Neck pain is the second most common issue that we see at Creekside Chiropractic and Rehabilitation. Medical providers see over 10 million visits per year as a result of neck pain (1). Fifty (50) percent of people will have significant neck pain in their life, with 13 percent of people experiencing symptoms at any given time (2,3). Neck pain is second only to low back pain as a cause of lost workdays and in some industries the two conditions have similar rates of absenteeism (4). Neck pain may have greater chronicity than low back pain. (5). Neck pain is more common in women (6). A specific medical diagnosis is absent in 50-80% of neck pain patients, supporting the hypothesis that a musculoskeletal dysfunction is the most common cause of this problem (7). At Creekside, we are experts in determining the source of your dysfunction and getting you back to living the life you want. We utilize an evidence-based, patient-centered approach in treating neck and head pain. Below you will see the top nine causes of neck pain. Click each to learn more about the condition, treatment options, and self management tips.
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Cervical Joint Restriction is an extremely common diagnosis and is a component of almost all mechanical neck pain. It can be present by itself, but it is also commonly present with other types of mechanical dysfunction in the neck such as disc lesions, radiculopathy, and degeneration.
Toriticollis, sometimes called “wry neck” is caused by involuntary, unilateral contraction of the neck muscles, particularly the SCM and trapezius. This protective splinting results in side bending and rotation of the neck.
Cervical sprain/strains are a common cause of neck pain, typically after some form of trauma. Sprains are caused by over-stretching or tearing ligaments, and strains are tears in tendon or muscle. Both can occur from twisting or lifting something improperly, whiplash injuries, sports injuries, and hits to the head.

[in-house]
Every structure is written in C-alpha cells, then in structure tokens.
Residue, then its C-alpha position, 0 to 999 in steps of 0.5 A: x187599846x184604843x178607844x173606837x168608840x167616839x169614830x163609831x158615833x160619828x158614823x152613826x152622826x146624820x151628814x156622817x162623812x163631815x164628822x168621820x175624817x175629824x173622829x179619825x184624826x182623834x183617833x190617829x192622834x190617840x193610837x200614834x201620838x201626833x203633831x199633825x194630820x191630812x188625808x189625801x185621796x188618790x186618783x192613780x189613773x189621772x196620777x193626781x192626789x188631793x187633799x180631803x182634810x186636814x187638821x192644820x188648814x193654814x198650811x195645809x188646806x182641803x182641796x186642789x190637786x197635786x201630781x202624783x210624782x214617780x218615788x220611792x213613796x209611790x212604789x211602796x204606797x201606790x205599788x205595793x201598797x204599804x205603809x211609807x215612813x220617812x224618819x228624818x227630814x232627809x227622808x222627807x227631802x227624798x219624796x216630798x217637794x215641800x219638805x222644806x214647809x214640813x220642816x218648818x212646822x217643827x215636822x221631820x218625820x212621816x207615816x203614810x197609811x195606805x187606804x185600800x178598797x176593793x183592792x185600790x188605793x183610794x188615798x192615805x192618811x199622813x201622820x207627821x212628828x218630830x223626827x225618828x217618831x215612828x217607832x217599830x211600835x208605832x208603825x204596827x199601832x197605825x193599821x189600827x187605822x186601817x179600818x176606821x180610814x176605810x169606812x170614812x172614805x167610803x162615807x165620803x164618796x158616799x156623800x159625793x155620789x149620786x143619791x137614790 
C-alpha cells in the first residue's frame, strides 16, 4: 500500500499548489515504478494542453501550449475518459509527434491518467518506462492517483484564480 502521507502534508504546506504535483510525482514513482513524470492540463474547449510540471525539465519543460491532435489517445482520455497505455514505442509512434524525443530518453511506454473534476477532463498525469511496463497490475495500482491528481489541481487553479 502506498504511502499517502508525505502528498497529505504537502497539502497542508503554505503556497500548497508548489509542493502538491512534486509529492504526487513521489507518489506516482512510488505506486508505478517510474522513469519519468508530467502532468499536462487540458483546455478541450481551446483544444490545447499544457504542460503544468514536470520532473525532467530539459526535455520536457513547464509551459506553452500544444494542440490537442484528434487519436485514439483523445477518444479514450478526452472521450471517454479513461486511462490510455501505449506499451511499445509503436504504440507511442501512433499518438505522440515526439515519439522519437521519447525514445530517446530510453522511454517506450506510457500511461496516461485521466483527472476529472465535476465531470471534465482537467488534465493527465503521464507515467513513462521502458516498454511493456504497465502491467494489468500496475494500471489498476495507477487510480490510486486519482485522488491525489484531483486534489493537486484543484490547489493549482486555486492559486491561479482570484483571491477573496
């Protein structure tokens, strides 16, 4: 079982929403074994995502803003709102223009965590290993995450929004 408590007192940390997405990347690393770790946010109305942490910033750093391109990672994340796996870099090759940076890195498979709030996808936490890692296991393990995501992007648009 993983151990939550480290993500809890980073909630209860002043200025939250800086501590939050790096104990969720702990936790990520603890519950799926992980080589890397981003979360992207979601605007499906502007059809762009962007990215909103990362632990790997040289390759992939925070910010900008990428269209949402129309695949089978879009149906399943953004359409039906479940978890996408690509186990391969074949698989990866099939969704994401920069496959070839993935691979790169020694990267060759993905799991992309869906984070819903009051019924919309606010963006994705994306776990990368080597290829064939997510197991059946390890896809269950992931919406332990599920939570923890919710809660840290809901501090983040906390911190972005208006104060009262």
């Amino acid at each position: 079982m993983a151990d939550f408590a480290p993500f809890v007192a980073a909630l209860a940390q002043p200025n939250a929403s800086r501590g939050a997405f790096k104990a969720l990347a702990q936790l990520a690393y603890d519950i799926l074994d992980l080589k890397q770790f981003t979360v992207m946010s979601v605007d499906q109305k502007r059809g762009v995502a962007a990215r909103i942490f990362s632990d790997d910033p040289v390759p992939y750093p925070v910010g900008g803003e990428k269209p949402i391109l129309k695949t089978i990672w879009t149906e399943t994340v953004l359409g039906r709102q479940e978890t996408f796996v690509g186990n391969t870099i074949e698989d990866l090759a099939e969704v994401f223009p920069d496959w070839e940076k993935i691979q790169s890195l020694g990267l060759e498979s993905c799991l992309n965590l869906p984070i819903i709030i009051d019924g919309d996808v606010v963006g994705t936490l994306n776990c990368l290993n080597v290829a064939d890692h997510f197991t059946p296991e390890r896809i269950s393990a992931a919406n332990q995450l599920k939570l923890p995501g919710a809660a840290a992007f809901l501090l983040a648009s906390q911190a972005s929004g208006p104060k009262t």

Cervical whiplash, also known as a cervical hyper-flexion/hyper-extension injury, or Cervical Acceleration Deceleration (CAD) is a common cause of neck pain. Current literature suggests that up to 83% of individuals involved in a motor vehicle accident (MVA) suffer a whiplash injury (8).
Cervical disc lesions, also known as a disc herniation or bulge, can occur when the intervertebral discs become compressed and push outward, which in turn can compress, inflame, and irritate a spinal nerve root. Irritation to the nerve root results in pain, numbness, or a tingling sensation that can travel or radiate to the shoulders, arms, or fingers.
Cervical degeneration, or spondylosis, describes age-related spinal degenerative changes, eventually causing nerve root irritation and/ or compression, resulting in radicular signs and symptoms into one or both upper extremities.”
Cervical radiculopathydescribes irritation to the nerve roots in the neck area, causing symptoms into one or both upper extremities. Radiculopathies are typically caused by disc lesions, degeneration, or stenosis.
TMJ (TemporoMandibular Joint) dysfunction refers to a complex group of muscular and articular disorders affecting the TMJ. This leads to pain, dysfunction and eventually degeneration.
- DL Riddle, SM Schappert Volume and characteristics of inpatient and ambulatory medical care for neck pain in the United States: data from three national surveys Spine, 32 (2007), pp. 132–140
- Bovim G, Schrader H, Sand T. Neck pain in the general population. Spine 1994;19:1307–9,
- Hult L. Cervical, dorsal and lumbar spinal syndromes. Acta Orthop Scand 1954;17(suppl):175–277.
- Kvarnstrom S. Occurrence of musculoskeletal disorders in a manufacturing industry with special attention to occupational shoulder disorders. Scand J Rehabil Med 1983;8(suppl):1–114.
- Cleland JA, Childs JD, McRae M, Palmer JA, Stowell T. Immediate effects of thoracic manipulation in patients with neck pain: A randomized clinical trial. Man Ther. 2005;10:127–135.
- Grimby-Ekman A, University of Gothenburg, Stress and neck pain are more common in women than men. ScienceDaily 2010:December 6.
- Hush JM, Maher CG, Refshauge KM. Risk factors for neck pain in office workers: A prospective study. BMC Musculoskelet Disord. 2006;7:81.
- Nolet PS, Pierre C, Cassidy JD, Carroll LJ, (2010) The association between a lifetime history of neck injury in a motor vehicle collision and future neck pain: a population-based cohort study. Eur Spine J 19:972-981